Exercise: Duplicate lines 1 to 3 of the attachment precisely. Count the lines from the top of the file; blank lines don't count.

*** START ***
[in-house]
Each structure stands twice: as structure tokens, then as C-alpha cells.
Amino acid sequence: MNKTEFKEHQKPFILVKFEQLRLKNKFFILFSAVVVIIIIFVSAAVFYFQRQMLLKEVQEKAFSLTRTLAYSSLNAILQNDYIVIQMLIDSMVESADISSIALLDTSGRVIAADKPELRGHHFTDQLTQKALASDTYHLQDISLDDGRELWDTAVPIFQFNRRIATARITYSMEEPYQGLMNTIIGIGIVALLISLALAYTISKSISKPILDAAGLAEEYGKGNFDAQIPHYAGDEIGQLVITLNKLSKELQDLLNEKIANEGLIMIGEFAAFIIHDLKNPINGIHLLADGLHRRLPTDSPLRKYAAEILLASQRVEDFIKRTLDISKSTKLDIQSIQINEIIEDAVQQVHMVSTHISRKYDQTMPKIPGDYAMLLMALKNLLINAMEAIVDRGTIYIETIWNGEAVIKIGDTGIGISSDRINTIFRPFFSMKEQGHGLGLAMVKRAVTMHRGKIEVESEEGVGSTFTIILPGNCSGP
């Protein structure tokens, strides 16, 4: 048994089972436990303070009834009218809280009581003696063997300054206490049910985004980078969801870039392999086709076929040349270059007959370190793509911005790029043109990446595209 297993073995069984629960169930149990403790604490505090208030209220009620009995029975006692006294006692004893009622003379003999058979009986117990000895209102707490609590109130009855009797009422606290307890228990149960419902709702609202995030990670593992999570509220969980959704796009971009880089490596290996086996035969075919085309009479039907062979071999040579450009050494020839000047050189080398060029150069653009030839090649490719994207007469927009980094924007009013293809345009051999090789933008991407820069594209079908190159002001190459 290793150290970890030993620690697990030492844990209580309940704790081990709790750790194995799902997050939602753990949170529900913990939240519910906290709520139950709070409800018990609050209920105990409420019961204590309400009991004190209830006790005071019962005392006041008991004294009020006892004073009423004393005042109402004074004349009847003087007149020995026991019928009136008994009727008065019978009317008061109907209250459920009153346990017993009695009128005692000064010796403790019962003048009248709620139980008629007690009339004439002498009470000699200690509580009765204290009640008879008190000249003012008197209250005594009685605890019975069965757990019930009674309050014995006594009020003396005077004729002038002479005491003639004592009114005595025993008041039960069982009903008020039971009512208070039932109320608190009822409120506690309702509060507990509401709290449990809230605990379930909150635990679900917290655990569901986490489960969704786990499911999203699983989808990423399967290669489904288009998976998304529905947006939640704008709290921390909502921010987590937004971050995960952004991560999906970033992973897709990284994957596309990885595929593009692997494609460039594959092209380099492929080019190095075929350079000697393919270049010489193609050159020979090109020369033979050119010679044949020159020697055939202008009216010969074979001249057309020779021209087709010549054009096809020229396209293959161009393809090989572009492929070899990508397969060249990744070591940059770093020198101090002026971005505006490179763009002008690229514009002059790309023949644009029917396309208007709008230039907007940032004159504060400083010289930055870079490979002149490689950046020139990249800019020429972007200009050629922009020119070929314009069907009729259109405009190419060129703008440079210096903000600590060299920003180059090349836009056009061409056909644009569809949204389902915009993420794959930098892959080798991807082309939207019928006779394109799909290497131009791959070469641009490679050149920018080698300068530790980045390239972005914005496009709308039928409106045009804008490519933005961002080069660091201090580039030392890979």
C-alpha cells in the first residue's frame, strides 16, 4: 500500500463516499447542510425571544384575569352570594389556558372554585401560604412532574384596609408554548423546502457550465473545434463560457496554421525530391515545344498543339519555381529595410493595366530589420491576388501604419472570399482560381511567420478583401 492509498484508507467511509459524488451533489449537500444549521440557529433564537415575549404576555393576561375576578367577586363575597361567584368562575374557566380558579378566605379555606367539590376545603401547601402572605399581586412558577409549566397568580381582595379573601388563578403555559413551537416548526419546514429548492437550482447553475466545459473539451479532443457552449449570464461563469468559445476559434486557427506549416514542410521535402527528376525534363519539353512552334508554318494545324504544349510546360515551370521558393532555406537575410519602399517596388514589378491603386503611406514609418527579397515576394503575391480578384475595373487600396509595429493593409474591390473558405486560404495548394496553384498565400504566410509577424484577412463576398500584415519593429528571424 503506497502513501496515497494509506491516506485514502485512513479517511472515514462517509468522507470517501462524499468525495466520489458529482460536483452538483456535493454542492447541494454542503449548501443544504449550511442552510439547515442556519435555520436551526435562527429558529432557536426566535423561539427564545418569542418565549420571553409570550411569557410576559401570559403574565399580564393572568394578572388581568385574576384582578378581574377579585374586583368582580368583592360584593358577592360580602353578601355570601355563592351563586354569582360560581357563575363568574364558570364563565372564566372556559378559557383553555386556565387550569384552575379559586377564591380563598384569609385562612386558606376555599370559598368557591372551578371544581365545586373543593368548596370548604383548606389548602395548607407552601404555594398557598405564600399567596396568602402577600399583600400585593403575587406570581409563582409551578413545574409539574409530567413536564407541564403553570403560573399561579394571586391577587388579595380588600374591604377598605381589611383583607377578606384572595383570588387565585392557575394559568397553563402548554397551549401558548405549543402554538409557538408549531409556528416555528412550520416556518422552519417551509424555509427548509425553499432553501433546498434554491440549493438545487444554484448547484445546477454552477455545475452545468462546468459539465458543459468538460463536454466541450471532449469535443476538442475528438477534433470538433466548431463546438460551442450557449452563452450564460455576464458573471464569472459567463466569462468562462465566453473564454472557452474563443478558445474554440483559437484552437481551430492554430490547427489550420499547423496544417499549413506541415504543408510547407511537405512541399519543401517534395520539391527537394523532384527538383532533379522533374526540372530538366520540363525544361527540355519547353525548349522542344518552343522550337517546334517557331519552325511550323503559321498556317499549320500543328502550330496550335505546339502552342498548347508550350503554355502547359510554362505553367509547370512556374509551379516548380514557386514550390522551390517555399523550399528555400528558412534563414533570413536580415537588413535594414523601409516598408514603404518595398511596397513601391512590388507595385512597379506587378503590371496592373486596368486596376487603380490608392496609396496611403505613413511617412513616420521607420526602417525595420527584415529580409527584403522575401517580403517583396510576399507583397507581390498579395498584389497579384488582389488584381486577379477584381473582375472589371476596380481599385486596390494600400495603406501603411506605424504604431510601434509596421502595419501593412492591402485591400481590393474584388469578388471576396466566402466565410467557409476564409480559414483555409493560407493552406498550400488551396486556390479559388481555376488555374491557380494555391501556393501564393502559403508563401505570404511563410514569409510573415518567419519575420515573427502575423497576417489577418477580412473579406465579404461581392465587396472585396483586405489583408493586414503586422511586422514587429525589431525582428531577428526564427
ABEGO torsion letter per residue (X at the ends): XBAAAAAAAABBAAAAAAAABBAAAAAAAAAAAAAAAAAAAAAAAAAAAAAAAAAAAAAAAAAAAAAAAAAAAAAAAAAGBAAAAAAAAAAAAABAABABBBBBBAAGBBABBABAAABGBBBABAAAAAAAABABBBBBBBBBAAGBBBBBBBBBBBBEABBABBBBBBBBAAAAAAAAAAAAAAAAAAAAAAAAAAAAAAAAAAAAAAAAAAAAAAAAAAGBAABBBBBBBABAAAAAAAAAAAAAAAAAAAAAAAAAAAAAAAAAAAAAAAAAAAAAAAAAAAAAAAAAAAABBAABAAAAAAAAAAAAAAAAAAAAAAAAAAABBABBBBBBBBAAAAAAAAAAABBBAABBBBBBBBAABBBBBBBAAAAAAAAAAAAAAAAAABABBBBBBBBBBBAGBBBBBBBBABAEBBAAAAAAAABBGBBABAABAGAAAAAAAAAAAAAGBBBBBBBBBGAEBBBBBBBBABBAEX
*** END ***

[in-house]
Each structure stands twice: as structure tokens, then as C-alpha cells.
Amino acid sequence: MNKTEFKEHQKPFILVKFEQLRLKNKFFILFSAVVVIIIIFVSAAVFYFQRQMLLKEVQEKAFSLTRTLAYSSLNAILQNDYIVIQMLIDSMVESADISSIALLDTSGRVIAADKPELRGHHFTDQLTQKALASDTYHLQDISLDDGRELWDTAVPIFQFNRRIATARITYSMEEPYQGLMNTIIGIGIVALLISLALAYTISKSISKPILDAAGLAEEYGKGNFDAQIPHYAGDEIGQLVITLNKLSKELQDLLNEKIANEGLIMIGEFAAFIIHDLKNPINGIHLLADGLHRRLPTDSPLRKYAAEILLASQRVEDFIKRTLDISKSTKLDIQSIQINEIIEDAVQQVHMVSTHISRKYDQTMPKIPGDYAMLLMALKNLLINAMEAIVDRGTIYIETIWNGEAVIKIGDTGIGISSDRINTIFRPFFSMKEQGHGLGLAMVKRAVTMHRGKIEVESEEGVGSTFTIILPGNCSGP